David Bourget (Western Ontario)
David Chalmers (ANU, NYU)
Rafael De Clercq
Ezio Di Nucci
Jack Alan Reynolds
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Acta Analytica 26 (1):75-93 (2011)
The paper defends a neo-Lockean view of secondary qualities, in particular color, according to which the being of a given color amounts to having the disposition to produce in normal viewers under normal circumstances the response of seeing an objective manifest simple color. It also defends the view that the naïve color-concept, the simple color concept, so to speak, is a fully objective property. The defense of this view is carried against its nearest cousin , the view proposed and defended by Philip Pettit and Frank Jackson, according to which the naive color concept is response dependent, whereas color itself is fully objective. It is argued that the neo-Lockean alternative better captures the phenomenology of color, and better predicts or accounts for the dramatic character of the historical scientific discoveries (of Newton and his followers). Against metaphysical response dependence, the paper proposes a brief positive argument from the unity of color properties, and a criticism of Jackson’s counter-argument against metaphysical response-dependence from the naïve intuitions about causal properties of color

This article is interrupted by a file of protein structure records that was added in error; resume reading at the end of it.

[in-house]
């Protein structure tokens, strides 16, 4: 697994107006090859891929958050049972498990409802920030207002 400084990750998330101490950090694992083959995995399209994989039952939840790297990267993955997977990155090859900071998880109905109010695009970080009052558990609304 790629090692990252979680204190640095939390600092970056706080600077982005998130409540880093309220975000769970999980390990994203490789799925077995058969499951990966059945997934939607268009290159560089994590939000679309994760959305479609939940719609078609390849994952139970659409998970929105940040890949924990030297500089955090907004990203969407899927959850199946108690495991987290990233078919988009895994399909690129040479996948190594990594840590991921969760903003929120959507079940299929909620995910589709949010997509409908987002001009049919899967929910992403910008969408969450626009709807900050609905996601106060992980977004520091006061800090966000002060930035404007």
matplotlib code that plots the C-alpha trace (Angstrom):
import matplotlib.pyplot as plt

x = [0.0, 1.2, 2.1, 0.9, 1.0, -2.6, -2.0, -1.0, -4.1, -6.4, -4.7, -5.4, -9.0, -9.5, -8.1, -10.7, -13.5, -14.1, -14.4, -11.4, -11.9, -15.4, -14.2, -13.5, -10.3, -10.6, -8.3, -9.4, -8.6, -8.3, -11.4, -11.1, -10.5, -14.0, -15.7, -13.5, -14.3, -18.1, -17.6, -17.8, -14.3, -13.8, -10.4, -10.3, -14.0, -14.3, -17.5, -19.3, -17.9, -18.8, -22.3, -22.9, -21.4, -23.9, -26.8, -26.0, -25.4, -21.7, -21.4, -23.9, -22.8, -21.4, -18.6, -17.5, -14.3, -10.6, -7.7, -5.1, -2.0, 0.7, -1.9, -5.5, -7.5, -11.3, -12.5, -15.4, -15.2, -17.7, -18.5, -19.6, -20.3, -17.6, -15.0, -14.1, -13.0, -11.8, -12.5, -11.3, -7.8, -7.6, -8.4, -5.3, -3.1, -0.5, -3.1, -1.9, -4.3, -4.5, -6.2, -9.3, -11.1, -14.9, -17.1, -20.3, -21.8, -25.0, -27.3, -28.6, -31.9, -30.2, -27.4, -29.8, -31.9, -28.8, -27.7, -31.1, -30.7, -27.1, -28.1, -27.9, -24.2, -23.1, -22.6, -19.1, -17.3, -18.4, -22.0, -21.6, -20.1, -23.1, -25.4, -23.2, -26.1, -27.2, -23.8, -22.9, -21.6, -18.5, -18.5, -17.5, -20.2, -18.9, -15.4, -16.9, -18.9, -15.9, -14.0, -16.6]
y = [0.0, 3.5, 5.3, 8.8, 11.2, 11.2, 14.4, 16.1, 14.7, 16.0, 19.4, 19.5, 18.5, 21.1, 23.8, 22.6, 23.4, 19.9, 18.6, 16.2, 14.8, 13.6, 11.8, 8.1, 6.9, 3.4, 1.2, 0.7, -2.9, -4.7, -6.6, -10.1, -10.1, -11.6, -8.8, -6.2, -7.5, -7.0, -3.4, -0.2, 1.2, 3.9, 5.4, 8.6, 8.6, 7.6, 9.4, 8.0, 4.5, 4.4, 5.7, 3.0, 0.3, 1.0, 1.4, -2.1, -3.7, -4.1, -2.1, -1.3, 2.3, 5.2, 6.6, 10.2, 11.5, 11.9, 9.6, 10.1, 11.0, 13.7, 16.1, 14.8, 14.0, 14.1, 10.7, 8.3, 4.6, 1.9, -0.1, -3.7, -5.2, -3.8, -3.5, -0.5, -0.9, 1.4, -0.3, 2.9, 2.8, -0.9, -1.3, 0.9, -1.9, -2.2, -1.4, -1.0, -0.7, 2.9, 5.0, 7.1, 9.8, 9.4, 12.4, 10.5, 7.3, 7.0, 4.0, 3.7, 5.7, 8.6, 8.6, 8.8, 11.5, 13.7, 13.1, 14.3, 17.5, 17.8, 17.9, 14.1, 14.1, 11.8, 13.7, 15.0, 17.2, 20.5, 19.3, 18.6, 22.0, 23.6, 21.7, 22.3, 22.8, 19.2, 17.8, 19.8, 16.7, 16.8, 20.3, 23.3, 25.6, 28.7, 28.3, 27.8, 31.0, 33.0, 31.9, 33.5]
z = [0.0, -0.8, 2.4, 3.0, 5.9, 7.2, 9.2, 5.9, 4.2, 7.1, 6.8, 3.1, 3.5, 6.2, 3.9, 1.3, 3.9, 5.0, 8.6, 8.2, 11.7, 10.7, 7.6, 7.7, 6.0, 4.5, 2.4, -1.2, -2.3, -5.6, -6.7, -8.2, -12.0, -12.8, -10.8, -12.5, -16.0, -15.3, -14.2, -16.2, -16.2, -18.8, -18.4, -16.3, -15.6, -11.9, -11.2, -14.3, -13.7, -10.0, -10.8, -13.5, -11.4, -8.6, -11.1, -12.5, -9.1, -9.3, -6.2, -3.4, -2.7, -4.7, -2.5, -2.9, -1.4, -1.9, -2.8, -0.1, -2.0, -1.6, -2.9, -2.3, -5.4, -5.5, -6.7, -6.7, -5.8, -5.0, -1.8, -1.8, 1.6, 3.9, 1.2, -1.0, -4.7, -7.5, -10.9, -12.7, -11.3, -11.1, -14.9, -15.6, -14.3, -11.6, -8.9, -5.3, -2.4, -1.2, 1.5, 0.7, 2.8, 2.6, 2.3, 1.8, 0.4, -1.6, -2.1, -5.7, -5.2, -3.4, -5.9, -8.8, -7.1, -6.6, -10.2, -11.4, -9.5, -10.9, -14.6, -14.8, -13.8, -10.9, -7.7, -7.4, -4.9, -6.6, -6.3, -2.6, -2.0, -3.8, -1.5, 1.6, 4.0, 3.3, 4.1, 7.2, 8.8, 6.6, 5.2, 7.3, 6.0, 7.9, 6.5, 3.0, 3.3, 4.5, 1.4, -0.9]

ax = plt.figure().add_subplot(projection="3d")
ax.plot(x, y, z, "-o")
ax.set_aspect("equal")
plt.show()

|Keywords||Color Response-dependence Manifest image Secondary qualities|
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References found in this work BETA
John Locke (1995). An Essay Concerning Human Understanding. Oxford University Press.
David J. Chalmers (2006). Perception and the Fall From Eden. In Tamar S. Gendler & John Hawthorne (eds.), Perceptual Experience. Oxford University Press 49--125.
Mohan P. Matthen (2005). Seeing, Doing, and Knowing: A Philosophical Theory of Sense Perception. Oxford University Press.
Mark Johnston (1992). How to Speak of the Colors. Philosophical Studies 68 (3):221-263.
Rae Langton (1998). Kantian Humility: Our Ignorance of Things in Themselves. Oxford University Press.
Citations of this work BETA
Andraž Stožer & Janez Bregant (forthcoming). Physicalist and Dispositionalist Views on Colour: A Physiological Objection. Acta Analytica:1-21.
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